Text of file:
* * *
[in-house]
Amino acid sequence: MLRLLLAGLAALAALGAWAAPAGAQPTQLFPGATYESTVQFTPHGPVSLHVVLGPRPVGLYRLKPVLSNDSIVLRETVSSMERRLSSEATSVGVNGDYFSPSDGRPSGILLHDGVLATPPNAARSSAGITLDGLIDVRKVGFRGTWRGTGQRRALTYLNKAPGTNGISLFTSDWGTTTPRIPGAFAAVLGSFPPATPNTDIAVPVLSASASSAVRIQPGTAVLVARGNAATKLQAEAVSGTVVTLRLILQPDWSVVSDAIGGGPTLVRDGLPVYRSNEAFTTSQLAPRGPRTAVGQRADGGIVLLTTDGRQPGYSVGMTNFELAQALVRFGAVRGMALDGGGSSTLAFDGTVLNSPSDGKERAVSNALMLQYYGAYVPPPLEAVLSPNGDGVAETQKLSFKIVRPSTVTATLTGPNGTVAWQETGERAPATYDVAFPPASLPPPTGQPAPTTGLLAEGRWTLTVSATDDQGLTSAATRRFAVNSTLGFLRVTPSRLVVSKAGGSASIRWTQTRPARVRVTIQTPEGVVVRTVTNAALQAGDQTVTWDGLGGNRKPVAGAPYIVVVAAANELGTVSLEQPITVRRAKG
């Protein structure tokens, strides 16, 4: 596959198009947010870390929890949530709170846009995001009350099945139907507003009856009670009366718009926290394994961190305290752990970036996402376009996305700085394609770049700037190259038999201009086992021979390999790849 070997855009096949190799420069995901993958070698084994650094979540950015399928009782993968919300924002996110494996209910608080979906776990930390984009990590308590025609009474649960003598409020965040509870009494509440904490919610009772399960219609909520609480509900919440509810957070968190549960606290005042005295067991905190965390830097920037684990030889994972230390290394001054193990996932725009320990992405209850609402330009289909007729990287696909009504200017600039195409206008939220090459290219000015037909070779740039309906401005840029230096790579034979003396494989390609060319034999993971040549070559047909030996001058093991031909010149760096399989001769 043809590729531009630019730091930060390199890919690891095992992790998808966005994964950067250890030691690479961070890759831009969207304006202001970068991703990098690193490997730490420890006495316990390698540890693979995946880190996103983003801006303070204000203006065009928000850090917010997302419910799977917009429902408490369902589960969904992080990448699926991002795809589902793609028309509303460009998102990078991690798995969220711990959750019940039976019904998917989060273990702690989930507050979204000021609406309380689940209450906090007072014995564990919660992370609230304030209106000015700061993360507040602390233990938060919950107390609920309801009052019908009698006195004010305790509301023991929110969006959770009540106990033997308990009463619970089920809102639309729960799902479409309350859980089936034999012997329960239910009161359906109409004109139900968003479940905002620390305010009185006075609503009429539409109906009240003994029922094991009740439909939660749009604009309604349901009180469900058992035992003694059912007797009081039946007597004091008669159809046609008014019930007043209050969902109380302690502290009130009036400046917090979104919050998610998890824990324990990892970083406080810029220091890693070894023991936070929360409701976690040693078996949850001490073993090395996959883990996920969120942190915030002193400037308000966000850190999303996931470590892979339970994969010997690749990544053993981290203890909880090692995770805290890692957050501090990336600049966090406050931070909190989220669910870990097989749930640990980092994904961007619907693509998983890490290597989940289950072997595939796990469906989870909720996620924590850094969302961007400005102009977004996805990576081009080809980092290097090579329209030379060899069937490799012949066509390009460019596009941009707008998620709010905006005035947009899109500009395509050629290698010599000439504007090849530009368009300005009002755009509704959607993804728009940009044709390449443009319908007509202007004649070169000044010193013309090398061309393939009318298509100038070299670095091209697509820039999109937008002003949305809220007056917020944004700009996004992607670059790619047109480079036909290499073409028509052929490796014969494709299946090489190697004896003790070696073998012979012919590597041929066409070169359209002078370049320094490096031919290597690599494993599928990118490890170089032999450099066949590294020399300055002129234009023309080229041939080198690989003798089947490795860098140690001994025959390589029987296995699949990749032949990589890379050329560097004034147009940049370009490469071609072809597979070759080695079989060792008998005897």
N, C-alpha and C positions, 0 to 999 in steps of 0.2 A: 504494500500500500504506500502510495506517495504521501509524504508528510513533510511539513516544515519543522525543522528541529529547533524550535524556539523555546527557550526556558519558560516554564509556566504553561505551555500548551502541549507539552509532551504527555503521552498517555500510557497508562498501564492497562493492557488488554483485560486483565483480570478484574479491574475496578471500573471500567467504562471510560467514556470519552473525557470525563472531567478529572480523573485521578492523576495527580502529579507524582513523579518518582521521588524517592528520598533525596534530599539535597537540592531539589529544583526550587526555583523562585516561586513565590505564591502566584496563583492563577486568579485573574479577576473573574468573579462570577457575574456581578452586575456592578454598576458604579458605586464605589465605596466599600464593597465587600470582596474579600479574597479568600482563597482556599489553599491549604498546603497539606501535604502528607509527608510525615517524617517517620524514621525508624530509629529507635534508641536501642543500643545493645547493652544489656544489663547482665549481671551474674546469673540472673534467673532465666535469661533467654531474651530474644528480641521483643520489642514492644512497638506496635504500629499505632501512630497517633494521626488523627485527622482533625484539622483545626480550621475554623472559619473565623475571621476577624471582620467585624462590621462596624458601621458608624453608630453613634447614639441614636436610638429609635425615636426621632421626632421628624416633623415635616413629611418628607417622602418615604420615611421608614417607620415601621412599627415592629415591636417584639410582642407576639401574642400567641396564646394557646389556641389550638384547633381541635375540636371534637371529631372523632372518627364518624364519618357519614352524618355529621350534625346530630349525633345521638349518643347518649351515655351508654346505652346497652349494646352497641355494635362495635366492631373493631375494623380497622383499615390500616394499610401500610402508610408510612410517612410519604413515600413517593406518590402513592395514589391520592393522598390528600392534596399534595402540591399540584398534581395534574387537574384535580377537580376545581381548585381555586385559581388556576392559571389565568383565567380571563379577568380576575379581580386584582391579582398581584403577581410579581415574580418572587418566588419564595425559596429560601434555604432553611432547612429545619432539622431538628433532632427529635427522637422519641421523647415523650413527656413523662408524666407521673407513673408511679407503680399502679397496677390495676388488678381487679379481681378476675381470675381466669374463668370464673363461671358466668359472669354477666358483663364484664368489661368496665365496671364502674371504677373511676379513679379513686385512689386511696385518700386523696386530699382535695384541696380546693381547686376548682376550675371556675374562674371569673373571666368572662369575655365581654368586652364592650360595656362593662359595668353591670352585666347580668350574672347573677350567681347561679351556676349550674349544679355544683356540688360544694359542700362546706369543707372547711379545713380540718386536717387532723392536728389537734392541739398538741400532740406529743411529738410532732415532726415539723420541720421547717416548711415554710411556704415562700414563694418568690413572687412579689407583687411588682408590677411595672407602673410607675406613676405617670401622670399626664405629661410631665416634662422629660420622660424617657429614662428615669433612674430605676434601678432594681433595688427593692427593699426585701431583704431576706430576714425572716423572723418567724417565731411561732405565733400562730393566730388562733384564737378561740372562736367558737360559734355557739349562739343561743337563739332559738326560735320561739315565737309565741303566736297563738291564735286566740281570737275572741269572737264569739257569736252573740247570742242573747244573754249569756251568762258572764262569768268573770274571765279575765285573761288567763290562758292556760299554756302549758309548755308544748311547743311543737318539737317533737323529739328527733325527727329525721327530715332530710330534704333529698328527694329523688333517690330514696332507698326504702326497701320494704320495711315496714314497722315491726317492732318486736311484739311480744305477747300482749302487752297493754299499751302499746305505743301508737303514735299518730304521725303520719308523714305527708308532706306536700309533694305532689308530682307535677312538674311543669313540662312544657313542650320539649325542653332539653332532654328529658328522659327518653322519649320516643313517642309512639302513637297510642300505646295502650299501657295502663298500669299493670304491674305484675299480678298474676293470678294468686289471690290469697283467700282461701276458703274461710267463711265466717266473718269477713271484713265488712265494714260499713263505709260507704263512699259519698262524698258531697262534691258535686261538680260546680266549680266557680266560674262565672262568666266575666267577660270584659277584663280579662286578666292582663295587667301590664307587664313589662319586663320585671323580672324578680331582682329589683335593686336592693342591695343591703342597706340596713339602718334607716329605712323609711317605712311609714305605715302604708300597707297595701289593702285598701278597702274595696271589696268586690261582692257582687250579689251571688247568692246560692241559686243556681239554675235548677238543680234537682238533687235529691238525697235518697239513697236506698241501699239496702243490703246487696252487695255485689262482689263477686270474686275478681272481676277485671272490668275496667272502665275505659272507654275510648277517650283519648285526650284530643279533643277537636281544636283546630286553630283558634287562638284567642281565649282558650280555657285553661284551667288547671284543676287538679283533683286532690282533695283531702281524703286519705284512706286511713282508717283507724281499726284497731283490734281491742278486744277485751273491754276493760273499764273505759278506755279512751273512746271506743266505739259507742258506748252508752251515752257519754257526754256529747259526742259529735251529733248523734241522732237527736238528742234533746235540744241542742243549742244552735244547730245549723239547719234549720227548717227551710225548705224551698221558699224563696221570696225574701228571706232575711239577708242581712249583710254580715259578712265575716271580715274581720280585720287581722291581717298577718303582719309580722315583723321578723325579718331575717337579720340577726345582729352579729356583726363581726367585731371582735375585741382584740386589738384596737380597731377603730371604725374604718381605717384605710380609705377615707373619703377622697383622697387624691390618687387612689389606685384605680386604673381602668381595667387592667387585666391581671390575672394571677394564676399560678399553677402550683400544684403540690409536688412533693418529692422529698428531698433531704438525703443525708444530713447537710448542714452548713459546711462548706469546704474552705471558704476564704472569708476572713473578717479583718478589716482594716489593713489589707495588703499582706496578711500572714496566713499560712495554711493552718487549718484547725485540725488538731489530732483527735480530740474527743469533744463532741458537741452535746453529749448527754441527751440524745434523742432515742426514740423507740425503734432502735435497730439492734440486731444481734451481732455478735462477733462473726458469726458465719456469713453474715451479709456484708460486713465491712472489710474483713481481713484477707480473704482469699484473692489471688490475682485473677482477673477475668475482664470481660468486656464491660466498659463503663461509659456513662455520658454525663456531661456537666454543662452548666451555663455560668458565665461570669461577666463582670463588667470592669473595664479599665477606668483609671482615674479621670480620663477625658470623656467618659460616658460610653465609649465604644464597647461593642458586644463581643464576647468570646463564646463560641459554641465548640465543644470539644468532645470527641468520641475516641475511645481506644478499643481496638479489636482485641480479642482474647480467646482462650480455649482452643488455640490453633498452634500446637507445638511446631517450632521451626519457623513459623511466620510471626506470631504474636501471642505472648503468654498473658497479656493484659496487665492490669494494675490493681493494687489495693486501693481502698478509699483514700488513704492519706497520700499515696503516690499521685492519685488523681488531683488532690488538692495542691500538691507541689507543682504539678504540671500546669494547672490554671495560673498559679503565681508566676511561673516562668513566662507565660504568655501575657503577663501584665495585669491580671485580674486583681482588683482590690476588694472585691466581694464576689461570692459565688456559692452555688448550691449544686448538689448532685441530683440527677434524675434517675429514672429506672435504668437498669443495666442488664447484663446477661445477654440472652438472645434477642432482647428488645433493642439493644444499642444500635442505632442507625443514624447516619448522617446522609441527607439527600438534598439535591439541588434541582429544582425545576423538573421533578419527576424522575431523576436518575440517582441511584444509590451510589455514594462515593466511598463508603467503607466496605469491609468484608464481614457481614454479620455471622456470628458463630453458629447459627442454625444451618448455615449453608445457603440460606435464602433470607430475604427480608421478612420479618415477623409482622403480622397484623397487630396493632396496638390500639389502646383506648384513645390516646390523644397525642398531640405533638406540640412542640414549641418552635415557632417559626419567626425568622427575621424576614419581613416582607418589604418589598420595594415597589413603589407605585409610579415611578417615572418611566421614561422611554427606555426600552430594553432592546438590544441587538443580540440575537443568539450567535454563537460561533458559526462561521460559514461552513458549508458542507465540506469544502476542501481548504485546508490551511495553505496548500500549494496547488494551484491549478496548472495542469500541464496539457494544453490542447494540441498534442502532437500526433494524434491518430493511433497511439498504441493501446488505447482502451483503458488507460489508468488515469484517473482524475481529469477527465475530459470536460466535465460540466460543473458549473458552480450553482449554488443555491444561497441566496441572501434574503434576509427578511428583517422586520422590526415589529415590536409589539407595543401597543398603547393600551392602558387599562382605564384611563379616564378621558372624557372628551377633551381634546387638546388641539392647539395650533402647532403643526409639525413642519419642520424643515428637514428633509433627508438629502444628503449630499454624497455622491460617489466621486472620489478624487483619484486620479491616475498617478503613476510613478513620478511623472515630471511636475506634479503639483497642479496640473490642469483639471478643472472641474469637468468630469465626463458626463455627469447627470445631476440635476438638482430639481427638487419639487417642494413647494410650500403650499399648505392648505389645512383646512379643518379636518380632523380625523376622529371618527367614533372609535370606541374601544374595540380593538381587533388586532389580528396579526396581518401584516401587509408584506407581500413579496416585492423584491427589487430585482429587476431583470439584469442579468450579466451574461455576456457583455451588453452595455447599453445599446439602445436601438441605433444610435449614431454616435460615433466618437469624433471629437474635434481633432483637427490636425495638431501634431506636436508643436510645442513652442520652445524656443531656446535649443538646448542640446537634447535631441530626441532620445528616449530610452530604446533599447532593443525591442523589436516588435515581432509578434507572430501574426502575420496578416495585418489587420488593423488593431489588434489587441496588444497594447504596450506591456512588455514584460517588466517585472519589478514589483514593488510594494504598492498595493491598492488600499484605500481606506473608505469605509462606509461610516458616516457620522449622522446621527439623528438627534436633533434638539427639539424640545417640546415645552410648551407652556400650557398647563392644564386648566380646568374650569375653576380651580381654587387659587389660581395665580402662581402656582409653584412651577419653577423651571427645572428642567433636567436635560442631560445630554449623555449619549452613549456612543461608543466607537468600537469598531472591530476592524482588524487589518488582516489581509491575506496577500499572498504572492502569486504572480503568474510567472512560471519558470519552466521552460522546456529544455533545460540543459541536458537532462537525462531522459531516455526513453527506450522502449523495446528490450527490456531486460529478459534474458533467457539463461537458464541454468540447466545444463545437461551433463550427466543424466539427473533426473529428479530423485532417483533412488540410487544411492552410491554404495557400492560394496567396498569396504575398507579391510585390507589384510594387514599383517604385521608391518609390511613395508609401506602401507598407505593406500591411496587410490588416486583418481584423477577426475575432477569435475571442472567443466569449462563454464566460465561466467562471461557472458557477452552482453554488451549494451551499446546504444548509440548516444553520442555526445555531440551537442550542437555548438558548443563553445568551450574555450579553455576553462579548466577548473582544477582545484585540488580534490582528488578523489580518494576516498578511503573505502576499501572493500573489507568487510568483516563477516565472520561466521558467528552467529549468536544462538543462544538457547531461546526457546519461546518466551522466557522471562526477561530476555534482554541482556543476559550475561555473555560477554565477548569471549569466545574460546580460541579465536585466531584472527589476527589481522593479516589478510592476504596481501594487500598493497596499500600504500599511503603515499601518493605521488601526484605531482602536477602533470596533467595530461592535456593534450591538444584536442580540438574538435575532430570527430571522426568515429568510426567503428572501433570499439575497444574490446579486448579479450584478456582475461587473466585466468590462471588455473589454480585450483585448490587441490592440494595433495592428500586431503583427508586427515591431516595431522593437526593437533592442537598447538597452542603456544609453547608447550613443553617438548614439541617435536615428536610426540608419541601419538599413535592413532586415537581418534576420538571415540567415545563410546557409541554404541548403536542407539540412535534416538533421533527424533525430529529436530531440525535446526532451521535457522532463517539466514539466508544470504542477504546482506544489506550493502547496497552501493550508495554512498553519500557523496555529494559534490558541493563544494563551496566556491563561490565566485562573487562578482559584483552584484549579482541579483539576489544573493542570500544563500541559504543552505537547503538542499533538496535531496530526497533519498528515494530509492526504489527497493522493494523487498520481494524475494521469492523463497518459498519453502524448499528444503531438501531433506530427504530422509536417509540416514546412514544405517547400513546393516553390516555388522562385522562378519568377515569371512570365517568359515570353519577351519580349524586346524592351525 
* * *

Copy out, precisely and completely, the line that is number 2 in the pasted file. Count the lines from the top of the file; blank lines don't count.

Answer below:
Amino acid sequence: MLRLLLAGLAALAALGAWAAPAGAQPTQLFPGATYESTVQFTPHGPVSLHVVLGPRPVGLYRLKPVLSNDSIVLRETVSSMERRLSSEATSVGVNGDYFSPSDGRPSGILLHDGVLATPPNAARSSAGITLDGLIDVRKVGFRGTWRGTGQRRALTYLNKAPGTNGISLFTSDWGTTTPRIPGAFAAVLGSFPPATPNTDIAVPVLSASASSAVRIQPGTAVLVARGNAATKLQAEAVSGTVVTLRLILQPDWSVVSDAIGGGPTLVRDGLPVYRSNEAFTTSQLAPRGPRTAVGQRADGGIVLLTTDGRQPGYSVGMTNFELAQALVRFGAVRGMALDGGGSSTLAFDGTVLNSPSDGKERAVSNALMLQYYGAYVPPPLEAVLSPNGDGVAETQKLSFKIVRPSTVTATLTGPNGTVAWQETGERAPATYDVAFPPASLPPPTGQPAPTTGLLAEGRWTLTVSATDDQGLTSAATRRFAVNSTLGFLRVTPSRLVVSKAGGSASIRWTQTRPARVRVTIQTPEGVVVRTVTNAALQAGDQTVTWDGLGGNRKPVAGAPYIVVVAAANELGTVSLEQPITVRRAKG